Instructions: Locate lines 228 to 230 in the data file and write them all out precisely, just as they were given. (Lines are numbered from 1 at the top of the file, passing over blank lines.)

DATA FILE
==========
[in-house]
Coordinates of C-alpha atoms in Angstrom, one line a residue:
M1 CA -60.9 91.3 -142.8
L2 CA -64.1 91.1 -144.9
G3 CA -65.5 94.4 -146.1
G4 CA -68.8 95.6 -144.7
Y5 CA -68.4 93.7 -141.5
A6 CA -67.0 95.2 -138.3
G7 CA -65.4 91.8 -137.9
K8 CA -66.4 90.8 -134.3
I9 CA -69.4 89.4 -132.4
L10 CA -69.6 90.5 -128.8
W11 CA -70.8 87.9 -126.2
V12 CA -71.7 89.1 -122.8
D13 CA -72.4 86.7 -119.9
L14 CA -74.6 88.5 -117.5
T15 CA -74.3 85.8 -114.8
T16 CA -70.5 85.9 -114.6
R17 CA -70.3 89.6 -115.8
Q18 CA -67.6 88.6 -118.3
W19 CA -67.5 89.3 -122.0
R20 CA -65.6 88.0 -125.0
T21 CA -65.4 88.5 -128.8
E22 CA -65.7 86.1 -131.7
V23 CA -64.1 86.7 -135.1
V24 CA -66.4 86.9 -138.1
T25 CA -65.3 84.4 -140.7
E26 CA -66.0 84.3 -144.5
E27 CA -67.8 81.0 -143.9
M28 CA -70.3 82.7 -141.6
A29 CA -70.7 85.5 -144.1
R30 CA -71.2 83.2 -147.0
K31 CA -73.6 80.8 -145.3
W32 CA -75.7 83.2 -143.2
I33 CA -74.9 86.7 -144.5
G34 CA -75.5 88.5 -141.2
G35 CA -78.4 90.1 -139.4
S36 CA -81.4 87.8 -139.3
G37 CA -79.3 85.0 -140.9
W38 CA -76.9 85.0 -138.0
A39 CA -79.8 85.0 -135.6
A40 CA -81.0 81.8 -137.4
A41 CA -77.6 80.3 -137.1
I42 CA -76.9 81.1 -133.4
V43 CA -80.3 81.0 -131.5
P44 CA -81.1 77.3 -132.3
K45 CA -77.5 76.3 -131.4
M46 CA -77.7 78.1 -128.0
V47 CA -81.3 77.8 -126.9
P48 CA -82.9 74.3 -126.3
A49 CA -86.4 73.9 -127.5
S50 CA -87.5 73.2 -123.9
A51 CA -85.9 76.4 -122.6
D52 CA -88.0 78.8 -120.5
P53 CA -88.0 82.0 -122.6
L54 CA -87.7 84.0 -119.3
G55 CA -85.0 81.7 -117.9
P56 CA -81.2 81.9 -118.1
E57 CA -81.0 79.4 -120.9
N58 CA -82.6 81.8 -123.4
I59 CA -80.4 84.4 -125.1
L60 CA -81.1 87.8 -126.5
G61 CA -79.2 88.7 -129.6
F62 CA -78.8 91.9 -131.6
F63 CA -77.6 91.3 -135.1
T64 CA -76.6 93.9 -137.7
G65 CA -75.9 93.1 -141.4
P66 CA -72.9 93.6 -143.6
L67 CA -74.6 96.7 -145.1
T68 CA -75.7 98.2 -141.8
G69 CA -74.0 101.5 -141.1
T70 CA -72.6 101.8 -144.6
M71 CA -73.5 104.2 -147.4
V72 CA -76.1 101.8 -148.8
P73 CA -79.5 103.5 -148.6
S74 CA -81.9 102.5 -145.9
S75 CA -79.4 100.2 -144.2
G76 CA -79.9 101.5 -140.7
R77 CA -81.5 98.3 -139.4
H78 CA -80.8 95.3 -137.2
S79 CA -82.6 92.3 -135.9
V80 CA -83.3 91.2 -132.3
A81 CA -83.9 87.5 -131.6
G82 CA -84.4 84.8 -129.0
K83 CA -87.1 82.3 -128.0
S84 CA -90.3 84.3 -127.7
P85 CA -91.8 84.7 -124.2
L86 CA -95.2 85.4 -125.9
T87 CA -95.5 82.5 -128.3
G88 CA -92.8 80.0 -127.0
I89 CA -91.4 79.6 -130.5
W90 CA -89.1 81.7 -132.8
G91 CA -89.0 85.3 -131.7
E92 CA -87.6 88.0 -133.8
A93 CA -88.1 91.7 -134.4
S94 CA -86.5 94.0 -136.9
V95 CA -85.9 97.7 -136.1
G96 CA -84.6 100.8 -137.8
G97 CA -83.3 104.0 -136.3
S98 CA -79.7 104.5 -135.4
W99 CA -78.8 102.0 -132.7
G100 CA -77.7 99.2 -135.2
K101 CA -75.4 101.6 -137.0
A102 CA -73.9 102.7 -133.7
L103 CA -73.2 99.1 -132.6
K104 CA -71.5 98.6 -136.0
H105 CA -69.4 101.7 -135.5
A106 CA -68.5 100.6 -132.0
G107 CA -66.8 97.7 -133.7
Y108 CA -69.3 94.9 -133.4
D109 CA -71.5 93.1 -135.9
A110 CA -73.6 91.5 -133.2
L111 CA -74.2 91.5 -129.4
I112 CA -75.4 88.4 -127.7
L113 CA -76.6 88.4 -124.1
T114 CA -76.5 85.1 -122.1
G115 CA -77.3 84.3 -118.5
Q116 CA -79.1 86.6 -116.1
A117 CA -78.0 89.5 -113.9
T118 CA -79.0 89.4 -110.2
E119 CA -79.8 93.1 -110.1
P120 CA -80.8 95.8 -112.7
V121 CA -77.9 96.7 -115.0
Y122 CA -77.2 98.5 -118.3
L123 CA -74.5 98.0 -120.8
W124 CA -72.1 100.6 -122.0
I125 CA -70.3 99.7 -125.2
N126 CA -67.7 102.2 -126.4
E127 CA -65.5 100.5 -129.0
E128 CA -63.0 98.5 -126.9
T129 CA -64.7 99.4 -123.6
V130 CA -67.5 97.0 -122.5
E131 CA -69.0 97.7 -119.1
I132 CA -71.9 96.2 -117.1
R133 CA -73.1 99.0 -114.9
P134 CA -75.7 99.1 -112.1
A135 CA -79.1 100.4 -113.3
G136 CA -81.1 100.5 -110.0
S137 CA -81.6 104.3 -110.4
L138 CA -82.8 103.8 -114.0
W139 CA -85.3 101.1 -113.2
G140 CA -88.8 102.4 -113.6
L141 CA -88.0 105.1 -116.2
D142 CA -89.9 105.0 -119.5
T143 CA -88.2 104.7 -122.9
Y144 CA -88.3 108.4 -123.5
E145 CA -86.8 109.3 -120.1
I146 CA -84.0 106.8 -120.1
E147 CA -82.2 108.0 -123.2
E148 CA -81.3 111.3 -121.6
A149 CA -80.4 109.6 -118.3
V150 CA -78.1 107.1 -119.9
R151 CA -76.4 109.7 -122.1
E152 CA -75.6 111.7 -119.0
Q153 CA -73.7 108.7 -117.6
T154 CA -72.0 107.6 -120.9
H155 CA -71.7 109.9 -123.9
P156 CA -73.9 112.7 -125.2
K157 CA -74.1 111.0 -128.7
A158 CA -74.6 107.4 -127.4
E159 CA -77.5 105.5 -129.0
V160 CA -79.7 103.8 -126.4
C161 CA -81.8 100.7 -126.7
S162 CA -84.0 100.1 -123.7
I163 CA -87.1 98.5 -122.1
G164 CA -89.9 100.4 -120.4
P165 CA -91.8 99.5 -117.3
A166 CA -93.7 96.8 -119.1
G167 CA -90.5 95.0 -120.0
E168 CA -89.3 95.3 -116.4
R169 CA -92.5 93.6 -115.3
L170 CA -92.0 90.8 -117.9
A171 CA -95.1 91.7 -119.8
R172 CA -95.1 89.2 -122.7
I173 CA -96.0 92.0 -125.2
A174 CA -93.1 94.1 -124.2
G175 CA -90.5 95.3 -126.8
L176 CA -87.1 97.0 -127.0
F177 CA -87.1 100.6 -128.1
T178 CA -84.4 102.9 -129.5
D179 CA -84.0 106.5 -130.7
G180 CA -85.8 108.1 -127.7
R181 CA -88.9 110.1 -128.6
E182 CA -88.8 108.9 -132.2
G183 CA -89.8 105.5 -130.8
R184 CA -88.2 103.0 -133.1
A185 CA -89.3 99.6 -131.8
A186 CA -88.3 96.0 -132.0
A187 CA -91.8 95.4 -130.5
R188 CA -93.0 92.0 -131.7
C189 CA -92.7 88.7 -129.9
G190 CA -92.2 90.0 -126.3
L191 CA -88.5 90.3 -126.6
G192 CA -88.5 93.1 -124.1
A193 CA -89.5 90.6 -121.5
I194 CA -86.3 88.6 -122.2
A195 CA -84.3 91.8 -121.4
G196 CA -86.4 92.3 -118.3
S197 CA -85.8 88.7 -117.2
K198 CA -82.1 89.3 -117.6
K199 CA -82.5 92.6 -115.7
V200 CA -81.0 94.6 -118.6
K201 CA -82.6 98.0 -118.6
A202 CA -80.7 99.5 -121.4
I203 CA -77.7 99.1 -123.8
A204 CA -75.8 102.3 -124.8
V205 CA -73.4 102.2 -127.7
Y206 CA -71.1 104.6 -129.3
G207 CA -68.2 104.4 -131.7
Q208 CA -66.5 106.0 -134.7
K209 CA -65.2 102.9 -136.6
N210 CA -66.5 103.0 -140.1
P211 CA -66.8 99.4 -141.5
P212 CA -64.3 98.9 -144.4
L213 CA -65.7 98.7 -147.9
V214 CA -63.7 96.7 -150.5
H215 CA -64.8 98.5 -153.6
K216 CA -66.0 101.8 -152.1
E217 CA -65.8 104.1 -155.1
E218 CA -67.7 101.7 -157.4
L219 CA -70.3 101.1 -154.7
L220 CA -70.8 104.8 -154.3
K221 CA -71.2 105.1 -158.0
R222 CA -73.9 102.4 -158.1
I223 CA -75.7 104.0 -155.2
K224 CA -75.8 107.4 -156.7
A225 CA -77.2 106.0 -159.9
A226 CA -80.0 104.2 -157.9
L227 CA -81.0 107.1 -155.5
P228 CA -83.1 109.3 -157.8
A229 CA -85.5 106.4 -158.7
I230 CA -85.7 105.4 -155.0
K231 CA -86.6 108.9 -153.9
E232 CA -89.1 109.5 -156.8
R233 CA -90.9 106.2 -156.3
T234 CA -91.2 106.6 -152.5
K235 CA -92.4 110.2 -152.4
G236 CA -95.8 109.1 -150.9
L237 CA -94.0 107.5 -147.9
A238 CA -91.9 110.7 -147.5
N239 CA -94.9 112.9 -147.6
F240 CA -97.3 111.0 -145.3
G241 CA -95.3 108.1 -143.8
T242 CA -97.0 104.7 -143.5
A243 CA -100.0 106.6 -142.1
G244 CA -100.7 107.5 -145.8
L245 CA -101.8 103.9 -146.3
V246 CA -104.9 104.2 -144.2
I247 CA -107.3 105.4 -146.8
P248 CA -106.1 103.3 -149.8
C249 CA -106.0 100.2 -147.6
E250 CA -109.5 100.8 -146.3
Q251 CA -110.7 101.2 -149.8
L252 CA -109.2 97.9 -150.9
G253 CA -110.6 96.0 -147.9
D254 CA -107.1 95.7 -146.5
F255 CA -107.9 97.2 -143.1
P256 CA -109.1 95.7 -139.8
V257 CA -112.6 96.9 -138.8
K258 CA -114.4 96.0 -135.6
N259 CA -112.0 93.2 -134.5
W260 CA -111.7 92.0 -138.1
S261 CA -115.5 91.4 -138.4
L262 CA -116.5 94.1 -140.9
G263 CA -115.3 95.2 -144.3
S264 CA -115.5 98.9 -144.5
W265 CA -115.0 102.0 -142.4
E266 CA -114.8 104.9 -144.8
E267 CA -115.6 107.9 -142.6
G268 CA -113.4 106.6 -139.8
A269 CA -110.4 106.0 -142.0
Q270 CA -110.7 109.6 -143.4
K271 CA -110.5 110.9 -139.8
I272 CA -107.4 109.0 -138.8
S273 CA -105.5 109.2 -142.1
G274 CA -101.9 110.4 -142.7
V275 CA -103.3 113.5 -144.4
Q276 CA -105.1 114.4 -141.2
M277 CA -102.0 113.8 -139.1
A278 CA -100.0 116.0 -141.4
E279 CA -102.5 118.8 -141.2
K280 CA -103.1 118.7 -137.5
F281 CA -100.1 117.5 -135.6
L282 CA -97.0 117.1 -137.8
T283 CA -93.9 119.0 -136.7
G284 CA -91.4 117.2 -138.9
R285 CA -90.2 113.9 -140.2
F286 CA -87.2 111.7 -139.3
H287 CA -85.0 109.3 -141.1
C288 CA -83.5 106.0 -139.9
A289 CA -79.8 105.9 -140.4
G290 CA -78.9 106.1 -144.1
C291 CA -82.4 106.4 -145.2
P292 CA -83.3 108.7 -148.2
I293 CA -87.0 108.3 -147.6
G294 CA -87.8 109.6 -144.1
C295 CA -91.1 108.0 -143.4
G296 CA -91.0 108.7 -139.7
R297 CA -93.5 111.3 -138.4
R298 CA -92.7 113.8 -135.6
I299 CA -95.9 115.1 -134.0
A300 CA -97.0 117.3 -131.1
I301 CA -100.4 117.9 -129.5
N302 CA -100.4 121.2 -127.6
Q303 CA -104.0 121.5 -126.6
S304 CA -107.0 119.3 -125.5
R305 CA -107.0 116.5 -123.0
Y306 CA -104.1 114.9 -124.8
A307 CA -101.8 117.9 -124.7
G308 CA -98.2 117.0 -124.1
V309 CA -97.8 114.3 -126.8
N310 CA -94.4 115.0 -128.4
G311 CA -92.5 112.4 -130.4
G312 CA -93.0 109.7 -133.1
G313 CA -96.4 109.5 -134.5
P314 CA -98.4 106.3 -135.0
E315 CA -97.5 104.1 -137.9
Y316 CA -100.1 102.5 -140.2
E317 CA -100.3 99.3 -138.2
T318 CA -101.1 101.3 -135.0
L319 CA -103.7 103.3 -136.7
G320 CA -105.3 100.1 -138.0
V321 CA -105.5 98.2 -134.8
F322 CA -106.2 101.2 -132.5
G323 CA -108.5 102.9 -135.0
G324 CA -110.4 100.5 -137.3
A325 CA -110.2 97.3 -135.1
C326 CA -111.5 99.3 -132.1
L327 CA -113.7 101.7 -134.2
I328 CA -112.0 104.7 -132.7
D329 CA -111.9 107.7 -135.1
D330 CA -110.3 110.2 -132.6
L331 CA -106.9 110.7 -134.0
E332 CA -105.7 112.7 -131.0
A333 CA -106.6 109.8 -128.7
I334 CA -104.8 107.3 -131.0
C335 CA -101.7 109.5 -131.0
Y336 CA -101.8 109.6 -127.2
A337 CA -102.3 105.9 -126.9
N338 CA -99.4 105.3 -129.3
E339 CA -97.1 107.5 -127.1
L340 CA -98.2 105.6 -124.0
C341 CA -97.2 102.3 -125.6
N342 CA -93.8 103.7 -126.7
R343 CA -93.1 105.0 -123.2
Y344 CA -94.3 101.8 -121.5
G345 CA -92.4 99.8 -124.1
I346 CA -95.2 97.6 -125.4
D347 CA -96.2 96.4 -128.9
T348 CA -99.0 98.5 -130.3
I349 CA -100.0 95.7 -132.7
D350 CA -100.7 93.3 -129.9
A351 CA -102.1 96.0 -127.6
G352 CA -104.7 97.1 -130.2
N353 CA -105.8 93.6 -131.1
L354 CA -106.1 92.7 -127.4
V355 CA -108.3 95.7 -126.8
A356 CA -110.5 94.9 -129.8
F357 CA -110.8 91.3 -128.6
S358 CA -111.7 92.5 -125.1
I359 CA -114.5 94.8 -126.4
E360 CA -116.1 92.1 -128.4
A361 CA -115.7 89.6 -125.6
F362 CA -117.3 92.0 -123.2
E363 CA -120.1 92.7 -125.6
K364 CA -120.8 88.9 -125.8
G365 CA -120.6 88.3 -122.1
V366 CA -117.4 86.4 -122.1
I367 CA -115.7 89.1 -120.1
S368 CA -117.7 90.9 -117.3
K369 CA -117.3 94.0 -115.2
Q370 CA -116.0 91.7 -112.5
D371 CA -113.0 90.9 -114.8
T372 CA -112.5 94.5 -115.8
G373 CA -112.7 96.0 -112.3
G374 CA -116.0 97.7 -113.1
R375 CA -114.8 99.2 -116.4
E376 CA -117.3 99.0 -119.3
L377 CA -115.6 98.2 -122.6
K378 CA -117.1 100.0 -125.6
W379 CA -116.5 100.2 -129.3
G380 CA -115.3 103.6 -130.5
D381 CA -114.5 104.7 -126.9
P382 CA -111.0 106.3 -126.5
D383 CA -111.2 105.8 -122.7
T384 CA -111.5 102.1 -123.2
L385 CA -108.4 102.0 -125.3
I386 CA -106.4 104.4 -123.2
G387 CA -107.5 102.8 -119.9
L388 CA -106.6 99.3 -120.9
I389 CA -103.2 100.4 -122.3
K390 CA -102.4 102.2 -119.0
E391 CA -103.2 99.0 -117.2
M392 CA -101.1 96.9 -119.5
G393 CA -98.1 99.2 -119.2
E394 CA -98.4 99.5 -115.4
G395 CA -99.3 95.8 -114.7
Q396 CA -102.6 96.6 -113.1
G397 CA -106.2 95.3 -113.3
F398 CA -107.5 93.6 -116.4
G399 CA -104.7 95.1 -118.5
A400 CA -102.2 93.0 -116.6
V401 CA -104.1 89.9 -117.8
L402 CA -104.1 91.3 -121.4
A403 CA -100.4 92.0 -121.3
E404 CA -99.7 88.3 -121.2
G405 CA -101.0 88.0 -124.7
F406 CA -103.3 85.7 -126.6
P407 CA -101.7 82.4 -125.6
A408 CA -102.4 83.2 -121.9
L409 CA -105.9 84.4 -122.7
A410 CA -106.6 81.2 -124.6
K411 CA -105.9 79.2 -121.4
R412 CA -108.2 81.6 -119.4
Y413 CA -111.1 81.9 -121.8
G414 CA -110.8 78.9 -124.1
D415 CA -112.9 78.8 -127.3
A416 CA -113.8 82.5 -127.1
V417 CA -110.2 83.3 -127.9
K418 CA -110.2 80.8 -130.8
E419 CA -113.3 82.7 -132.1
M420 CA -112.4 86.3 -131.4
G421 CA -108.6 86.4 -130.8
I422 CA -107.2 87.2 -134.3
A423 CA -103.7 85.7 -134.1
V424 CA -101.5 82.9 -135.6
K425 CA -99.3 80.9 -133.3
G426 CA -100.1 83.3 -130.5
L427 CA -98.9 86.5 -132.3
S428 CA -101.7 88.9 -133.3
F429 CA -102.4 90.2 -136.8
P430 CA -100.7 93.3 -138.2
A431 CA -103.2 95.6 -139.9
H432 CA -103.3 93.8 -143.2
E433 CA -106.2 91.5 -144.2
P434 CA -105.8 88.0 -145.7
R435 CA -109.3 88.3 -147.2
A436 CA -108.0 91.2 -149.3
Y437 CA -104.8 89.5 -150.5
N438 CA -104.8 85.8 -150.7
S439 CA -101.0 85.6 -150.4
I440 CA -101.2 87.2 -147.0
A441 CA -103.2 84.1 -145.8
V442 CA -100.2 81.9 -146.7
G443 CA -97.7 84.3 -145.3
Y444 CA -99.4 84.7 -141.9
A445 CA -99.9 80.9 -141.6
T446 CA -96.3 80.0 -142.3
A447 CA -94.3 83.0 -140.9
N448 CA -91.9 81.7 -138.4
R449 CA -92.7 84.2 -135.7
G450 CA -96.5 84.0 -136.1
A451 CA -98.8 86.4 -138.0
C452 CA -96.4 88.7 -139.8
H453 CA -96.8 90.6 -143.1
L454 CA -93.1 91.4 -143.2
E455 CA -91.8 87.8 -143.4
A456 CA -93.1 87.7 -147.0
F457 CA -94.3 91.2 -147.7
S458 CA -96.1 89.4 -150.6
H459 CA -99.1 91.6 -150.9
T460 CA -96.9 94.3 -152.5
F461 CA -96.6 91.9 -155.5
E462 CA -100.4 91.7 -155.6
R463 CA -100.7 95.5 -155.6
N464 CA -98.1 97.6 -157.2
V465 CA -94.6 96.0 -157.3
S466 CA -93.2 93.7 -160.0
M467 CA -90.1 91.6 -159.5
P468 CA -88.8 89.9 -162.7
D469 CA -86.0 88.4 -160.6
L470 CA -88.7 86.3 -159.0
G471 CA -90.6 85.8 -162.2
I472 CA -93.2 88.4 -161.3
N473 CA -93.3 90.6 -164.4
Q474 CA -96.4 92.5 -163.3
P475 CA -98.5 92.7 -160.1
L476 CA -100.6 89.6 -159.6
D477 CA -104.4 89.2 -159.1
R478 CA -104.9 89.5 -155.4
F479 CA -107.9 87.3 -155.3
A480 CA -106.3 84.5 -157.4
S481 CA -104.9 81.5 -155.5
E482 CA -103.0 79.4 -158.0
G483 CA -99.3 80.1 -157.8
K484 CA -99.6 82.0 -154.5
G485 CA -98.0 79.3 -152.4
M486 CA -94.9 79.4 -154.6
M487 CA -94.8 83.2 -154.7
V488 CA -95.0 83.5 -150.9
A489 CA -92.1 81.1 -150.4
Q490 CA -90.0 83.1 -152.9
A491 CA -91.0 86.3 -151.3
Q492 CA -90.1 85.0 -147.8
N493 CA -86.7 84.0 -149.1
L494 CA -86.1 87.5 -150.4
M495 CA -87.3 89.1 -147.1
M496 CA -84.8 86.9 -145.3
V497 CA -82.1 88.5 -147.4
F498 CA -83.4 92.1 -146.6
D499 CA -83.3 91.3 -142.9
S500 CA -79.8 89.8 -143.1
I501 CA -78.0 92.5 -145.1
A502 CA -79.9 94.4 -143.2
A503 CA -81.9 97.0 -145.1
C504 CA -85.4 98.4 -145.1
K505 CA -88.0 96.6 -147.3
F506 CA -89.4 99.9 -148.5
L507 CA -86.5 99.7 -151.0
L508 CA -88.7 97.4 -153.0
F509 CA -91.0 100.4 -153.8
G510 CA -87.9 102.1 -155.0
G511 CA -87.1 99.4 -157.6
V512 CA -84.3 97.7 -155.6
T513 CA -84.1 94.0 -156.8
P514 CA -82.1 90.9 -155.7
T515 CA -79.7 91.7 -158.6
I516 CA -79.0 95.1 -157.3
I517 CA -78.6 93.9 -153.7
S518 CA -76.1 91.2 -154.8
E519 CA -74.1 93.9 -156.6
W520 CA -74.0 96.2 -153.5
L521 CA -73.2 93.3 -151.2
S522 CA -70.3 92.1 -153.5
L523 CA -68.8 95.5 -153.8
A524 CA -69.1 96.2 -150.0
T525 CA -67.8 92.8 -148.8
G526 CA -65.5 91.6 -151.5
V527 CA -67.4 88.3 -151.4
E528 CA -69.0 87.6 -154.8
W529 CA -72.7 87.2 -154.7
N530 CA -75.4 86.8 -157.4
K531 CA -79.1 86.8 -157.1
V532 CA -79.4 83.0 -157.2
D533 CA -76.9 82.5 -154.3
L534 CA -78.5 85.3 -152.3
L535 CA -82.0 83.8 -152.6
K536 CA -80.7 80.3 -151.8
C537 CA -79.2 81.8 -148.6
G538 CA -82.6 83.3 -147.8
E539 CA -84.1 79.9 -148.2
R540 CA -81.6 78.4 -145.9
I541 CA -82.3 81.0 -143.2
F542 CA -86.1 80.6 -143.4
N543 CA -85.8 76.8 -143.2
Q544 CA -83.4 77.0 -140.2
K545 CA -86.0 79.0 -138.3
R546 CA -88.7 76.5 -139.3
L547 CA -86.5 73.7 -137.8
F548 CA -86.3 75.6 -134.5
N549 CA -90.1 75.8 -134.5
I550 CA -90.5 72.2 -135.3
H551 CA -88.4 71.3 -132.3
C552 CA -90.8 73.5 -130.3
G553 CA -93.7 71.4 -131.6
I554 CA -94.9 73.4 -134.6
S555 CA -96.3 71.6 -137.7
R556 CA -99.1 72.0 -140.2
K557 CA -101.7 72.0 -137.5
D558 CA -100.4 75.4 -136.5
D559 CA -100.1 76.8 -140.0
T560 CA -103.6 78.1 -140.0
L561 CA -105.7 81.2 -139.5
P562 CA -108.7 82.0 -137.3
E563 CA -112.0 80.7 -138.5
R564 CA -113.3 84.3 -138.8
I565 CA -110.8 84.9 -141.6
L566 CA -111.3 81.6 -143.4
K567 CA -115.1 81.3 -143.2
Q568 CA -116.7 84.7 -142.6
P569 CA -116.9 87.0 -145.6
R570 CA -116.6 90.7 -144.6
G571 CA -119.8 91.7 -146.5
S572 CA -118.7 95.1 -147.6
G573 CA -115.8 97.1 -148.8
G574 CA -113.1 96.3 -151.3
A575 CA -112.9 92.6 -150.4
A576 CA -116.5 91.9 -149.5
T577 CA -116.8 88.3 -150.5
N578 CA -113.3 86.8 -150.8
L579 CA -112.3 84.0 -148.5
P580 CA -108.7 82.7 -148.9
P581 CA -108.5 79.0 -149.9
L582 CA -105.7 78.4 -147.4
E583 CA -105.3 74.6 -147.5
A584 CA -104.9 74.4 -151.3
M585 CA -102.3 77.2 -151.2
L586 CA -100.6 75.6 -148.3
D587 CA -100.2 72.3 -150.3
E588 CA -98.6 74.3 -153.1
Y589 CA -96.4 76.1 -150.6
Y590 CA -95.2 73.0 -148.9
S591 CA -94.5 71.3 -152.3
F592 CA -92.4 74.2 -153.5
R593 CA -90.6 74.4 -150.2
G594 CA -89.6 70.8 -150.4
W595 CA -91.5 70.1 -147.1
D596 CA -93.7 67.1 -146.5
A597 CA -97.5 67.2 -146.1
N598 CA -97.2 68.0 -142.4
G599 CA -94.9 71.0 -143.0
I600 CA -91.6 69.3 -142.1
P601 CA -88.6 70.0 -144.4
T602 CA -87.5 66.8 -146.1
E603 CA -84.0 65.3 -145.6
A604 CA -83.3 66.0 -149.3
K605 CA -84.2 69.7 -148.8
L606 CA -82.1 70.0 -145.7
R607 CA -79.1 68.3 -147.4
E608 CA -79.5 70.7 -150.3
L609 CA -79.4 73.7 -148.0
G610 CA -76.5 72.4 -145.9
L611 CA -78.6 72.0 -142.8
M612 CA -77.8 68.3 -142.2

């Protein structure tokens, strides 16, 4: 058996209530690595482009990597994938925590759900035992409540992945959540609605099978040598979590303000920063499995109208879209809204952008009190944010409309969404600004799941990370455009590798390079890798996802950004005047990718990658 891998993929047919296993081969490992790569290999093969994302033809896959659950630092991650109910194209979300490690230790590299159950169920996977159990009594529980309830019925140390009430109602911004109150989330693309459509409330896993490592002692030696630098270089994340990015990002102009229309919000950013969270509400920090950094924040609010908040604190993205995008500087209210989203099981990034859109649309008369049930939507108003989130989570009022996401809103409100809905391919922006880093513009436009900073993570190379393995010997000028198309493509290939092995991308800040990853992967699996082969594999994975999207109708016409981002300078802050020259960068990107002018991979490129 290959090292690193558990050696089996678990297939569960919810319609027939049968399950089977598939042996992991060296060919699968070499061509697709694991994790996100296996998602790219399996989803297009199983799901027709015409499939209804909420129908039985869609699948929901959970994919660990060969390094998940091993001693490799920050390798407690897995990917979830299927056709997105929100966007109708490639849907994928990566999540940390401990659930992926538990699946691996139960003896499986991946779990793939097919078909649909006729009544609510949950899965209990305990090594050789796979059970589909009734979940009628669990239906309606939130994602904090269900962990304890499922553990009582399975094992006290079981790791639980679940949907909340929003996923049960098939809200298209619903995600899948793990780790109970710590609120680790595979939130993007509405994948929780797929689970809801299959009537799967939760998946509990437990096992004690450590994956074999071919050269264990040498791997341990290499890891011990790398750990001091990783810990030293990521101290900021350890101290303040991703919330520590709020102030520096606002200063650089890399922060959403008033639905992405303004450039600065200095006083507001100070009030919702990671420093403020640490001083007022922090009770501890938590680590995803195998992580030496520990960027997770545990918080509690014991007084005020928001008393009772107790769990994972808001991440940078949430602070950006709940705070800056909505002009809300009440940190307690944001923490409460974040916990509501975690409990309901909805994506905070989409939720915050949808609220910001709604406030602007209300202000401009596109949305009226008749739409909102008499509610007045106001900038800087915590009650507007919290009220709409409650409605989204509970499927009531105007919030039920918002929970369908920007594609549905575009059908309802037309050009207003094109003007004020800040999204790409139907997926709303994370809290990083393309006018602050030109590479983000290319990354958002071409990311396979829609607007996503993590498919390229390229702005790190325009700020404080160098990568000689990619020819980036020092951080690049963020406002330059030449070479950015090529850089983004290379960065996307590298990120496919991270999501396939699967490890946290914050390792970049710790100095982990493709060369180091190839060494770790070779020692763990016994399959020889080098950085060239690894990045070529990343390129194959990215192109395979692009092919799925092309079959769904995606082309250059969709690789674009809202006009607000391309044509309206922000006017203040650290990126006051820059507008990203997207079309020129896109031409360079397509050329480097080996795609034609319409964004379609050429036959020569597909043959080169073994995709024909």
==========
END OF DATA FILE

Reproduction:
A226 CA -80.0 104.2 -157.9
L227 CA -81.0 107.1 -155.5
P228 CA -83.1 109.3 -157.8